Sometime shortly after World War II, Kenneth McLoad decided to become a sportscar builder. He designed a slick looking two-seat fiberglass bodied sports car that he called the Venus. Fiberglass was becoming a popular media to work with, as we saw with GM’s Corvette in the early-to-mid fifties.
McLoad started by building a full-scale of his Venus car in wood, then made a fiberglass mold. Designing the body to fit on to an existing chassis, he planned on saving some time and effort for anyone wanting to purchase his fiberglass bodies. The Venus became one of the very first attempts at a kit car.
When all the car designs looked like this, you could add the Venus body and have a completely fresh car with a futuristic design.
The first prototype was designed to use a donor chassis from a 1949 to 1953 shoebox Ford, installing the Venus body on the Ford frame. This allowed the use of the Ford’s drivetrain, from the engine to the rearend. The Ratio Manufacturing Company was created to sell these Venus bodies to others that wanted their own fiberglass bodied sports cars.
The very first documented and featured prototype body was mounted to a 1949 Ford with some Stewart Warner gauges in the dash, Dodge headlights, and some other custom touches. Motor Trend magazine was called out to shoot photos and write a car feature on the new sports car, which appeared in the May 1954 issue.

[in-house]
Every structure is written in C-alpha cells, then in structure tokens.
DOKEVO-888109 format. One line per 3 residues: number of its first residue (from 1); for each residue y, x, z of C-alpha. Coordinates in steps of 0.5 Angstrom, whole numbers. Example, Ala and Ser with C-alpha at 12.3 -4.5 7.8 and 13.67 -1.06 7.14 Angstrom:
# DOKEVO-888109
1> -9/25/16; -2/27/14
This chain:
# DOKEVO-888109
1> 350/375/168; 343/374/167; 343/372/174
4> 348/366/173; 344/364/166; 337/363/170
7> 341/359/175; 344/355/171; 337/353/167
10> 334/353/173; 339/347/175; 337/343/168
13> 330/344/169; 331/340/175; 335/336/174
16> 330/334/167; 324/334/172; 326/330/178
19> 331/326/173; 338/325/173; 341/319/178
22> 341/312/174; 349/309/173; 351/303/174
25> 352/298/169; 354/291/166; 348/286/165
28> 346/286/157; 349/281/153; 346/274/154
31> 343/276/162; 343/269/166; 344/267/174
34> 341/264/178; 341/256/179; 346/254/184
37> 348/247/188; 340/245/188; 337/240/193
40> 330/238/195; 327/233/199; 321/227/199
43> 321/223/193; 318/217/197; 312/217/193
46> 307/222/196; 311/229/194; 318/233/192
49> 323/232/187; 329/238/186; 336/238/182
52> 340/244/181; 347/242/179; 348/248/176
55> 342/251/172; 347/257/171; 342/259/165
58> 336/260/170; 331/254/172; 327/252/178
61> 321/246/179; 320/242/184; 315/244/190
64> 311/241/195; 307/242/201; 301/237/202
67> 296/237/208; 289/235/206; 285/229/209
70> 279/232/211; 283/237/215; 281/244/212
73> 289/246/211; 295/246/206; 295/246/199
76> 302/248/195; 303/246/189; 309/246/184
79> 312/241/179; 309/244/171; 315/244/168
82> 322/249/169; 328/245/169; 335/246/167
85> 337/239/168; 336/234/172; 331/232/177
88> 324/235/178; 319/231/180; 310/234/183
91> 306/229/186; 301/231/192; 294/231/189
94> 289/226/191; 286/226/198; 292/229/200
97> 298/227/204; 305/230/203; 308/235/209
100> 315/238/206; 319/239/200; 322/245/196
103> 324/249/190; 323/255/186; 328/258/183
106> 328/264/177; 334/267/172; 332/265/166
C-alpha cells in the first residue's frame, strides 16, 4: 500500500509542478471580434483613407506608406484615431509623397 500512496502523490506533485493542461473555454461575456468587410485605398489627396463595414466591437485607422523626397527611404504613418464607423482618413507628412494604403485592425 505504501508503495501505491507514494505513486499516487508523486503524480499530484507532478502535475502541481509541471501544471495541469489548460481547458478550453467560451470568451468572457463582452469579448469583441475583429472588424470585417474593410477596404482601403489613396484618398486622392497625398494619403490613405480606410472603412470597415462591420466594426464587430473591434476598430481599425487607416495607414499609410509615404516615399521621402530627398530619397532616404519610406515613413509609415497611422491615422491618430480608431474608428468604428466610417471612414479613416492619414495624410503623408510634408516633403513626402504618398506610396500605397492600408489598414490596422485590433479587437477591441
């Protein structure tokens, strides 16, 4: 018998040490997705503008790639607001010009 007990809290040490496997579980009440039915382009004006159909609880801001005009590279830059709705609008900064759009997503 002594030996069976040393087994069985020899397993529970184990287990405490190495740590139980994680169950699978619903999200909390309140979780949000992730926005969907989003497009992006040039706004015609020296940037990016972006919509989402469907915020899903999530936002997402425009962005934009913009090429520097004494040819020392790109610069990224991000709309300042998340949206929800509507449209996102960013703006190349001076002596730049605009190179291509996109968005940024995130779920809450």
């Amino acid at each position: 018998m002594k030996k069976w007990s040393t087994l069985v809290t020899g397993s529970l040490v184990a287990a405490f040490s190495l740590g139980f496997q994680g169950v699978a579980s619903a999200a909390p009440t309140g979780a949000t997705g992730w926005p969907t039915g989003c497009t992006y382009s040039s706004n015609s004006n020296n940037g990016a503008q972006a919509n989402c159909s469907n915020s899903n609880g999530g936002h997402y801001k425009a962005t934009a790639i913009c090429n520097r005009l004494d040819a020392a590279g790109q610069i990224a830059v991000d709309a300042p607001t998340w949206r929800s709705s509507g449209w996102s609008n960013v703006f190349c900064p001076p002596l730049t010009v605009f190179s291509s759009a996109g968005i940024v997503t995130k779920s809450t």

The Motor Trend article prompted some public interest in the Venus, largely due to the positive comments made in the text. According to experts that are familiar with the Venus story, 10 of these bodies were made and sold. Where things get fuzzy is whether these bodies actually made it on to chassis and were driven.
According to the wonderful The Fabulous Venus wordpress blog, “As of this writing, there are only TWO known Venus cars known to exist. The Venus is a very small part of American automotive history, but it still deserves to exist and to be remembered. If nothing else, it represents very core of American values, entrepreneurship, and vision.”
We agree. If you want more information on this interesting part of automotive history, please read the History Of The Venus blog and enjoy a first hand look at the car.